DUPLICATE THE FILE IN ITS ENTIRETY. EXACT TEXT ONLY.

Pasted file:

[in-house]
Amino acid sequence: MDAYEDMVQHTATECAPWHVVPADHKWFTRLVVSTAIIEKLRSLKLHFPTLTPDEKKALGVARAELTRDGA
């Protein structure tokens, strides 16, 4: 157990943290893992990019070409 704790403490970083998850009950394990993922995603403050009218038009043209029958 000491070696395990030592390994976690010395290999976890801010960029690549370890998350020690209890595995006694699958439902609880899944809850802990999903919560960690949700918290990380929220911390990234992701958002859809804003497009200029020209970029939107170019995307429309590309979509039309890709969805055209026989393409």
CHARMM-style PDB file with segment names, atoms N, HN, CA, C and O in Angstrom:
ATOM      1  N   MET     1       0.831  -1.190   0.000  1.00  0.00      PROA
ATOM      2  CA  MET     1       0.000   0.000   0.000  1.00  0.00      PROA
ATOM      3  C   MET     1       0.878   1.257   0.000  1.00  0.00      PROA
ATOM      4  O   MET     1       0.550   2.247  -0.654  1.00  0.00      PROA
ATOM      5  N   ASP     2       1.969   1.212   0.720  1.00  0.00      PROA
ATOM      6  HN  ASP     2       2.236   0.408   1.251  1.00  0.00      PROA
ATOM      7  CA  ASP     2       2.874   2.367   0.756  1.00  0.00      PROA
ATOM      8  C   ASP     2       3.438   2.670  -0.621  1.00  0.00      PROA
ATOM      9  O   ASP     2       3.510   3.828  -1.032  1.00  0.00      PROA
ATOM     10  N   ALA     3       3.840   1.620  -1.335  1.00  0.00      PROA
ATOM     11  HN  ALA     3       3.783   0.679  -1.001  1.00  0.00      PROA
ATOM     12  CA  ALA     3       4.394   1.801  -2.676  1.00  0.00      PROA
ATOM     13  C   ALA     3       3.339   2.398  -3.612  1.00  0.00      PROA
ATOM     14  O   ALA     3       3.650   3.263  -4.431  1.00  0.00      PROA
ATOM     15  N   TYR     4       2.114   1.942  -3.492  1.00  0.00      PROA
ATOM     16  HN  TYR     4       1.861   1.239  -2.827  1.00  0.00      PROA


[in-house]
Amino acid sequence: MDAYEDMVQHTATECAPWHVVPADHKWFTRLVVSTAIIEKLRSLKLHFPTLTPDEKKALGVARAELTRDGA
């Protein structure tokens, strides 16, 4: 157990943290893992990019070409 704790403490970083998850009950394990993922995603403050009218038009043209029958 000491070696395990030592390994976690010395290999976890801010960029690549370890998350020690209890595995006694699958439902609880899944809850802990999903919560960690949700918290990380929220911390990234992701958002859809804003497009200029020209970029939107170019995307429309590309979509039309890709969805055209026989393409």
CHARMM-style PDB file with segment names, atoms N, HN, CA, C and O in Angstrom:
ATOM      1  N   MET     1       0.831  -1.190   0.000  1.00  0.00      PROA
ATOM      2  CA  MET     1       0.000   0.000   0.000  1.00  0.00      PROA
ATOM      3  C   MET     1       0.878   1.257   0.000  1.00  0.00      PROA
ATOM      4  O   MET     1       0.550   2.247  -0.654  1.00  0.00      PROA
ATOM      5  N   ASP     2       1.969   1.212   0.720  1.00  0.00      PROA
ATOM      6  HN  ASP     2       2.236   0.408   1.251  1.00  0.00      PROA
ATOM      7  CA  ASP     2       2.874   2.367   0.756  1.00  0.00      PROA
ATOM      8  C   ASP     2       3.438   2.670  -0.621  1.00  0.00      PROA
ATOM      9  O   ASP     2       3.510   3.828  -1.032  1.00  0.00      PROA
ATOM     10  N   ALA     3       3.840   1.620  -1.335  1.00  0.00      PROA
ATOM     11  HN  ALA     3       3.783   0.679  -1.001  1.00  0.00      PROA
ATOM     12  CA  ALA     3       4.394   1.801  -2.676  1.00  0.00      PROA
ATOM     13  C   ALA     3       3.339   2.398  -3.612  1.00  0.00      PROA
ATOM     14  O   ALA     3       3.650   3.263  -4.431  1.00  0.00      PROA
ATOM     15  N   TYR     4       2.114   1.942  -3.492  1.00  0.00      PROA
ATOM     16  HN  TYR     4       1.861   1.239  -2.827  1.00  0.00      PROA